Thursday, April 14, 2011

Translating Literature, Reviewing Translated Literature

The online magazine for international literature, Words Without Borders, has launched a series to explore the ways that book reviews handle translation. As it is explained on the WWB website:

Reviewers and translators each have varied opinions on how translations should be discussed, and on who should be doing the discussing. At a recent panel on the future of book reviewing, review editors stressed the importance of translation coverage, though one admitted that he would rather pass on a translated book than assign it to a reviewer who might not “get it right.”  (Getting it right, according to him, means finding a reviewer with the ability to determine whether the translator has been faithful to the original language, and whether or not the translation “sounds” anything like the original text.) The issue came up again the following week, at a subsequent panel of book review editors. One made the point that there are essentially two kinds of reviews for translations, one for books that are appearing in the language for the first time, and another for books that have been translated before. Another editor said he expects an overall level of expertise from his reviewers on both the writer and the language, and a third said that a reviewer does not need to be a specialist in the language the book was written in, in fact she encouraged people to cover works from languages outside of their knowledge to follow their interest in contemporary literature.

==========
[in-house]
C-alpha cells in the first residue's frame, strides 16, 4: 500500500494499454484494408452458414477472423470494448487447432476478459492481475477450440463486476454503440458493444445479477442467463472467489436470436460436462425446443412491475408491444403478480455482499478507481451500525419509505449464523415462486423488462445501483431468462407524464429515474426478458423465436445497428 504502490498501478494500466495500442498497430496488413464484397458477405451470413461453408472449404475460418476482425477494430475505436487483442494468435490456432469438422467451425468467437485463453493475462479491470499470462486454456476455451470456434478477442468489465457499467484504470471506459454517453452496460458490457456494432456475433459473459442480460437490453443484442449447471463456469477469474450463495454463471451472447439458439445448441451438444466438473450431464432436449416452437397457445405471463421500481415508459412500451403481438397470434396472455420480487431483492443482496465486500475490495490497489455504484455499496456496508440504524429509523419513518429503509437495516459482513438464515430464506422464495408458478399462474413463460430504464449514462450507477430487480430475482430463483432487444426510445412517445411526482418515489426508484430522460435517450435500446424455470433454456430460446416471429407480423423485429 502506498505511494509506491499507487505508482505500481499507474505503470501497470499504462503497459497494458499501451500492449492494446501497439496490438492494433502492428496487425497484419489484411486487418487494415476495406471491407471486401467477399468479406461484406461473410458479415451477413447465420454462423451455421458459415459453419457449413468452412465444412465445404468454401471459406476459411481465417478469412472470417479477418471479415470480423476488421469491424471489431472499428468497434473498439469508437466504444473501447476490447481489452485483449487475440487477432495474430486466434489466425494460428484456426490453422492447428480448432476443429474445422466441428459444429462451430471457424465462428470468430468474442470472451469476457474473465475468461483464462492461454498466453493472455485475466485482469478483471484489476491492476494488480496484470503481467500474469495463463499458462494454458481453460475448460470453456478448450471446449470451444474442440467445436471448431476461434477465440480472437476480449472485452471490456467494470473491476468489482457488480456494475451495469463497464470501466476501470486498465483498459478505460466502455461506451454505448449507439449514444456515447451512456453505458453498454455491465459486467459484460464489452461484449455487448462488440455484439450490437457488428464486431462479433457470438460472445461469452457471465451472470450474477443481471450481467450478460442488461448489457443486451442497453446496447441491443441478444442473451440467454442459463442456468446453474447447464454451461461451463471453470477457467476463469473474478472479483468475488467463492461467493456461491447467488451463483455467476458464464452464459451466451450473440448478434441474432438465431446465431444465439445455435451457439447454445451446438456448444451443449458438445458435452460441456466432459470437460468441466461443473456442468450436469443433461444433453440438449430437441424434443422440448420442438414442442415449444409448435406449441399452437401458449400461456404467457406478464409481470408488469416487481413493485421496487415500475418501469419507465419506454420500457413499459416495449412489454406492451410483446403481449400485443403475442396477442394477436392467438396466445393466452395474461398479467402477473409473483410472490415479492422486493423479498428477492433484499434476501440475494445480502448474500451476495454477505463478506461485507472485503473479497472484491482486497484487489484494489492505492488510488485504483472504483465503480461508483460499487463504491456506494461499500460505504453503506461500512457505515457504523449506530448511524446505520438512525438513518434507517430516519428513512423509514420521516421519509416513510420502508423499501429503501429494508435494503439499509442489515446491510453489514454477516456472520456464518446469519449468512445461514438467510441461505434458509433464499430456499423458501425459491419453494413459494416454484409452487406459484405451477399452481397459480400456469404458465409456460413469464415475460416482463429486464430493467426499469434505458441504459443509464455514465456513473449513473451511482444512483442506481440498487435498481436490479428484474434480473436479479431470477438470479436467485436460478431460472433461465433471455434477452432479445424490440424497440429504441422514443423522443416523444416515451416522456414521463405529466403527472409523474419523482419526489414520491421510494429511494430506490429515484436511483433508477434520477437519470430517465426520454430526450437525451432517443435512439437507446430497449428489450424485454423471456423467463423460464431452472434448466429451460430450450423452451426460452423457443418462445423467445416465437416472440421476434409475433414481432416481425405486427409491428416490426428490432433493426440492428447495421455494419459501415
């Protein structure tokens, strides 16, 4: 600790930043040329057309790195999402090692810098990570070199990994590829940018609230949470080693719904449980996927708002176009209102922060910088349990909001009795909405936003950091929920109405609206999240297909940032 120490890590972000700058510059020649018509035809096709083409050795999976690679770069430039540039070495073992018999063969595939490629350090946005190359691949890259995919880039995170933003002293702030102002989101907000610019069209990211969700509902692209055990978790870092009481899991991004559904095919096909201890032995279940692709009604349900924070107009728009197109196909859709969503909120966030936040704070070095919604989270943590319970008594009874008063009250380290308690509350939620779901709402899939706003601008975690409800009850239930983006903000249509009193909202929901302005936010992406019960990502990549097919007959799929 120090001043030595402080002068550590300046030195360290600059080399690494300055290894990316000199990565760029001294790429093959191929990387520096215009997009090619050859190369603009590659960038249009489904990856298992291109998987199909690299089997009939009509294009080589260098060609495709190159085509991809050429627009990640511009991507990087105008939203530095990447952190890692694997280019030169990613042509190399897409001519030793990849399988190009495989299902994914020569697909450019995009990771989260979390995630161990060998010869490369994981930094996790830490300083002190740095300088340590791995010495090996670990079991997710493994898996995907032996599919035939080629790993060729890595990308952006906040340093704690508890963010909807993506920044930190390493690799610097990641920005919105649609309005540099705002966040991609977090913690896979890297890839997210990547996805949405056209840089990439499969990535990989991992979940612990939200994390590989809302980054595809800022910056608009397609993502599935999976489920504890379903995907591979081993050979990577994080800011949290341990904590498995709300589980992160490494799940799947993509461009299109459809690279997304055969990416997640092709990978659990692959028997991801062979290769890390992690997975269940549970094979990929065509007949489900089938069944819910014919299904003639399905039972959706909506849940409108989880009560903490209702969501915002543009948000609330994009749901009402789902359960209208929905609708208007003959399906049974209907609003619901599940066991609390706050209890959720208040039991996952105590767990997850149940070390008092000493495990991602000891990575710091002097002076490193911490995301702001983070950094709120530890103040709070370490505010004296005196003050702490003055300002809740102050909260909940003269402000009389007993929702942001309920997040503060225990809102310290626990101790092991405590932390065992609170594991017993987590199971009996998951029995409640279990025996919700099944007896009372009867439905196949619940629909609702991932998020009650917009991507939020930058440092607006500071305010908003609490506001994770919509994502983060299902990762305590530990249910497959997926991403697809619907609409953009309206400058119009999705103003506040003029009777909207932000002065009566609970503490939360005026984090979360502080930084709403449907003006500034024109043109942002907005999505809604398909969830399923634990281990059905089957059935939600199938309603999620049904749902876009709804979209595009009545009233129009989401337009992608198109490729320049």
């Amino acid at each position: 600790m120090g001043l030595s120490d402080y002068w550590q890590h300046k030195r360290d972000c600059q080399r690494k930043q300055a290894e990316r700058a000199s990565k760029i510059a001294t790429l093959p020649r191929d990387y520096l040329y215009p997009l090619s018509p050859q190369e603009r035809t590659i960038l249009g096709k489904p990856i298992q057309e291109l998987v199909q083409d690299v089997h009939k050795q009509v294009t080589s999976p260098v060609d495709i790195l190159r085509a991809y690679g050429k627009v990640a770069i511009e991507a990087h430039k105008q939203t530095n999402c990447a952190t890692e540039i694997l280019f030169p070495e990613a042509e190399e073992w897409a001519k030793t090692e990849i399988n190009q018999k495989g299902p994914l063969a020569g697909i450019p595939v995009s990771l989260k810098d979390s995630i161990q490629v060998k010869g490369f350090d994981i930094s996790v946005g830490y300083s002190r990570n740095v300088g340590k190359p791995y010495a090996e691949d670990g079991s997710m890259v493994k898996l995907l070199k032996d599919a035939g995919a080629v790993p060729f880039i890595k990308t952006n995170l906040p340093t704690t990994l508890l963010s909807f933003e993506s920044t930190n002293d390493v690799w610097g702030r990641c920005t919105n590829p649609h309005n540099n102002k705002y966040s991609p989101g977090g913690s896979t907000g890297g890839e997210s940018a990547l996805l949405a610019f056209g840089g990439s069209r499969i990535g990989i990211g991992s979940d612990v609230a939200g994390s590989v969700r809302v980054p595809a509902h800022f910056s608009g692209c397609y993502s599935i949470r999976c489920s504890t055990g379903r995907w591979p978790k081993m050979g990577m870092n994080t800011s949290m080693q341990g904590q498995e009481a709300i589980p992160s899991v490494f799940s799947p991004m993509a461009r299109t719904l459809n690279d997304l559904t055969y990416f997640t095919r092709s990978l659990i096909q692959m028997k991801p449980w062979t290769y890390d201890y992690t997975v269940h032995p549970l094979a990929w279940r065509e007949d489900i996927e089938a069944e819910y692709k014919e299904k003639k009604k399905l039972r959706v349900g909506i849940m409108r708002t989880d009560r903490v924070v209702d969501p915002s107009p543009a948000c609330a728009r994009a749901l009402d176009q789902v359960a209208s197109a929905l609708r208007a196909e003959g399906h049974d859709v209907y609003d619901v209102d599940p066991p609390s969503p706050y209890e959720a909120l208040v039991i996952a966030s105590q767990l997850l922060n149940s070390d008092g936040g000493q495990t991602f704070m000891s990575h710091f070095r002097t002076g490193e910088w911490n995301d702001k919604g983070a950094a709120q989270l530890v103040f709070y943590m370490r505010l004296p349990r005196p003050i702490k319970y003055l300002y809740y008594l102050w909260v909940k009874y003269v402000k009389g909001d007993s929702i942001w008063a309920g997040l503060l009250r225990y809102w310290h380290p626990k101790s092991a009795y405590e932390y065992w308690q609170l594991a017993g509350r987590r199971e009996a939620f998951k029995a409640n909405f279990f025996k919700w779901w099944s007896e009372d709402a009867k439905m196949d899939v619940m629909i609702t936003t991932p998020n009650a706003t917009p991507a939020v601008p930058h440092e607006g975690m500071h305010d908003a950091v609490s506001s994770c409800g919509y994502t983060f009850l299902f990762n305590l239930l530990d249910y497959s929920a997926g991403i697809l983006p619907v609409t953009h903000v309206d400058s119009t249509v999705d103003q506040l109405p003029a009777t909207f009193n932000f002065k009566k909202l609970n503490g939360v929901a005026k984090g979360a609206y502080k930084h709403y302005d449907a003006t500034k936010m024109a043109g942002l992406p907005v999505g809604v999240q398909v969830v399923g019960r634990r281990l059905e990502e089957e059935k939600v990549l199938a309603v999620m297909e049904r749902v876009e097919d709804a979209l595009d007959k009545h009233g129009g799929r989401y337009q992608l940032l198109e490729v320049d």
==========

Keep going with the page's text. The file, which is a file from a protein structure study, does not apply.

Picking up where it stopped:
So far, Word Without Borders has published five articles from literary translators such as Edith Grossman, Daniel Hahn, Lorraine Adams and more. You can find a list of the published articles here.

One major problem, especially in the English speaking book market, is the ridiculously small amount of translations (only 3%!). Edith Grossman also tackles this issue in her essay Why Translation Matters (you can read a review of her book in the New York Times Sunday Book Review of 8 April 2010).

I met one editor at a major UK publishing house who mentioned the ignorance and laziness of anglo-saxon editors (including himself) on the matter. It is good that they are aware of the issue, but it is really bothering that not much is done from their side about changing attitudes towards literary translation.

Another interesting publication that came out recently is the Diversity Report 2010: Literary Translation in Current European Book Markets. An analysis of authors, languages, and flows, written by market researcher and consultants Rüdiger Wischenbart. The report looks into who gets translated in European fiction and who is not through a survey of 200 well renowned authors of contemporary fiction across 12 European languages.